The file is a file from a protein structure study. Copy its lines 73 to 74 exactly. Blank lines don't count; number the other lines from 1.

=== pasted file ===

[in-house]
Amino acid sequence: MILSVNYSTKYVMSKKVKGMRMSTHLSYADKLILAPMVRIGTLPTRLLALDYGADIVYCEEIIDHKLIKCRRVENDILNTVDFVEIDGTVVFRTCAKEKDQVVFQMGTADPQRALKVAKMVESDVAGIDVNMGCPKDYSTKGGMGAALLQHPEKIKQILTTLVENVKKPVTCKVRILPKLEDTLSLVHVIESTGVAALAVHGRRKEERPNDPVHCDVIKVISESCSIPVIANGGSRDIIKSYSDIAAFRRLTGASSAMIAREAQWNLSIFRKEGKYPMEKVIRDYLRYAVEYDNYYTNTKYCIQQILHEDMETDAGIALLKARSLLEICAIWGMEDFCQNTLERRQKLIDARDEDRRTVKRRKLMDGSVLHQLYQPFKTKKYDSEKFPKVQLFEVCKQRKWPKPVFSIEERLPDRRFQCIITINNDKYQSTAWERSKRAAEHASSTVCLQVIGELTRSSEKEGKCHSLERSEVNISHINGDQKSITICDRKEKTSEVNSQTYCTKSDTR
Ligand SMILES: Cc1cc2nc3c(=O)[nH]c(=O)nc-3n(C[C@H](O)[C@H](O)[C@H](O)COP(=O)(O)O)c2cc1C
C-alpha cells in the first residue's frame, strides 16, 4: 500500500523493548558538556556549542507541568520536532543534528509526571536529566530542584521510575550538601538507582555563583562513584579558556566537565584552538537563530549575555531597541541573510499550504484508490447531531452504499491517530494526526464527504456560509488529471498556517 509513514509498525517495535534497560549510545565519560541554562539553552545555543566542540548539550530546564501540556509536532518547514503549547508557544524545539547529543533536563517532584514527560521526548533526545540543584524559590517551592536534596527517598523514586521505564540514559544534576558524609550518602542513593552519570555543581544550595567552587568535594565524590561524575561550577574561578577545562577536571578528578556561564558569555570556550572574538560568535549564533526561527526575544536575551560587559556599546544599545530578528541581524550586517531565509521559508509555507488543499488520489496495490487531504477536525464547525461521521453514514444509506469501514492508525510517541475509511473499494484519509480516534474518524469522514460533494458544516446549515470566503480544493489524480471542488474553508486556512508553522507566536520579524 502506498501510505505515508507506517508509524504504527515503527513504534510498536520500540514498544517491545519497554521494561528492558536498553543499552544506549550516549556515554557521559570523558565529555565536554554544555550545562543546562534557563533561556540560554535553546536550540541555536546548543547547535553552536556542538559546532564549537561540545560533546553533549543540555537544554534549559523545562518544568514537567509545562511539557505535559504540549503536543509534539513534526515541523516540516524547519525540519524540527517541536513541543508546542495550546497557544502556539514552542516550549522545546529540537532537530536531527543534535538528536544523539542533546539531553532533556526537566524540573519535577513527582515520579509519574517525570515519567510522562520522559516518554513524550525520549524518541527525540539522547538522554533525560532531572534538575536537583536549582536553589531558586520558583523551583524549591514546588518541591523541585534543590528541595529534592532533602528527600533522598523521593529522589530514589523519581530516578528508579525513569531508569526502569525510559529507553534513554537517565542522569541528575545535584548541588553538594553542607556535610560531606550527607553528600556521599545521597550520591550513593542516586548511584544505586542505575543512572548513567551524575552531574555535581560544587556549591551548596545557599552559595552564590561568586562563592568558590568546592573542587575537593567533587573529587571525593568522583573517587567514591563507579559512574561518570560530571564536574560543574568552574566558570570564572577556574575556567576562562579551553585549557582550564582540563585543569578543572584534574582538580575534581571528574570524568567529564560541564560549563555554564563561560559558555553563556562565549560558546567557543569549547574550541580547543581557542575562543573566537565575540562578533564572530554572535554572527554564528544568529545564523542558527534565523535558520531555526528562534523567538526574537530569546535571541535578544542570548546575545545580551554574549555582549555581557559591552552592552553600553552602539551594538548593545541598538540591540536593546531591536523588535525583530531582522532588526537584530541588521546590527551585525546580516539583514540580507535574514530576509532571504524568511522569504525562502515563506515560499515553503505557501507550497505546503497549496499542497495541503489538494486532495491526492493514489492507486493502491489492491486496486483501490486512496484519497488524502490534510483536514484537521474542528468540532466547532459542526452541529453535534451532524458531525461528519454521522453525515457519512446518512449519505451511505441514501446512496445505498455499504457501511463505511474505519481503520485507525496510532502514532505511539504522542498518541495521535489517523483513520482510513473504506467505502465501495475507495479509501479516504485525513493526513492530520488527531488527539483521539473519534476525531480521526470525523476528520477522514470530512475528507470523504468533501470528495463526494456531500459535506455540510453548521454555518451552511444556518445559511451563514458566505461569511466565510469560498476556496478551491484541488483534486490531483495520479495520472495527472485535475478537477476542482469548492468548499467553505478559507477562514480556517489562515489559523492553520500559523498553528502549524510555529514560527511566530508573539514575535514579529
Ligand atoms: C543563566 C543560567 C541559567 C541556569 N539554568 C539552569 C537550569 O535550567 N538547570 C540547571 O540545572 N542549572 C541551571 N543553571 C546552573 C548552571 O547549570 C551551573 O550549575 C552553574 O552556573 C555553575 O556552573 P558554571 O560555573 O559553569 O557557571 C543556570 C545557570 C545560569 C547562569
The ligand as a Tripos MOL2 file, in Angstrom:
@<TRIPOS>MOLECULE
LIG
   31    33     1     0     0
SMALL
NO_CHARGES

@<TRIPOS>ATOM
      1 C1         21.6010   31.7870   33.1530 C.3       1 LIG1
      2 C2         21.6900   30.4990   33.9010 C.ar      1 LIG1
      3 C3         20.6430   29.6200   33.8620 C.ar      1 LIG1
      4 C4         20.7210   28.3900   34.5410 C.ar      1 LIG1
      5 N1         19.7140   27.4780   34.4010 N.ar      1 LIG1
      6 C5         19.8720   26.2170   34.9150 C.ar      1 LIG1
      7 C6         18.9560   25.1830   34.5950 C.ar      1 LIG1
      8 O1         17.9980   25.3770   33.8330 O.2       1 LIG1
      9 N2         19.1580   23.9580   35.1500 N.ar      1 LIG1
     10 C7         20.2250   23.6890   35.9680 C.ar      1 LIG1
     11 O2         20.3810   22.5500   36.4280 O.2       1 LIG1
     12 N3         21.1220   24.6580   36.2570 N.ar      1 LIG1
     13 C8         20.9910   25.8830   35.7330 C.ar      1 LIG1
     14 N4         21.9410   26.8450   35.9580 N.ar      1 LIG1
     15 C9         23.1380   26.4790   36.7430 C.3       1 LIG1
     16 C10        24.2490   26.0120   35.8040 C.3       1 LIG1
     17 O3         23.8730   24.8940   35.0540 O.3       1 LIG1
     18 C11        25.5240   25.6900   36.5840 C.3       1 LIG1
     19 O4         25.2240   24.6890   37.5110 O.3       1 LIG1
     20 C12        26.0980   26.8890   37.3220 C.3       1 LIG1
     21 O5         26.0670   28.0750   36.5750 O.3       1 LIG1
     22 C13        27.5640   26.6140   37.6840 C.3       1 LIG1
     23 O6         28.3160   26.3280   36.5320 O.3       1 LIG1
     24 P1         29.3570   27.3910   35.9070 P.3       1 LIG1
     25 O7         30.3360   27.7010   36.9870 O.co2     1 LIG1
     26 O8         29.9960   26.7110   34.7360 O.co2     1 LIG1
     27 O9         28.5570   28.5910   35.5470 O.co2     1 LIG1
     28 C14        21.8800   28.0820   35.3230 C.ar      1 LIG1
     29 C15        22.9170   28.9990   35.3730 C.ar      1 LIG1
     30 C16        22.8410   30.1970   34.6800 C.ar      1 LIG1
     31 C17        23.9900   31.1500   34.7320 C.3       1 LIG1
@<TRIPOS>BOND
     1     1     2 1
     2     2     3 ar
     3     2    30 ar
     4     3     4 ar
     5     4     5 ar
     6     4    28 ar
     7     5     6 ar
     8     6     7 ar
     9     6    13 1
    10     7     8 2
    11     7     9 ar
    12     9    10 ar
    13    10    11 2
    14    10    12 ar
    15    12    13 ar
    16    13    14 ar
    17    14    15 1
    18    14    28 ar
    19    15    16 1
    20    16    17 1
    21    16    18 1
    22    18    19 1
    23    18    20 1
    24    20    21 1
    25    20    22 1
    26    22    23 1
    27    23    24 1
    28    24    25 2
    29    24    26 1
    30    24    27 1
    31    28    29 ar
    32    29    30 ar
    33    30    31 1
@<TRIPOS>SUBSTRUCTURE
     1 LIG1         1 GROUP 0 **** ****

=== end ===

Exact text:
    29    24    26 1
    30    24    27 1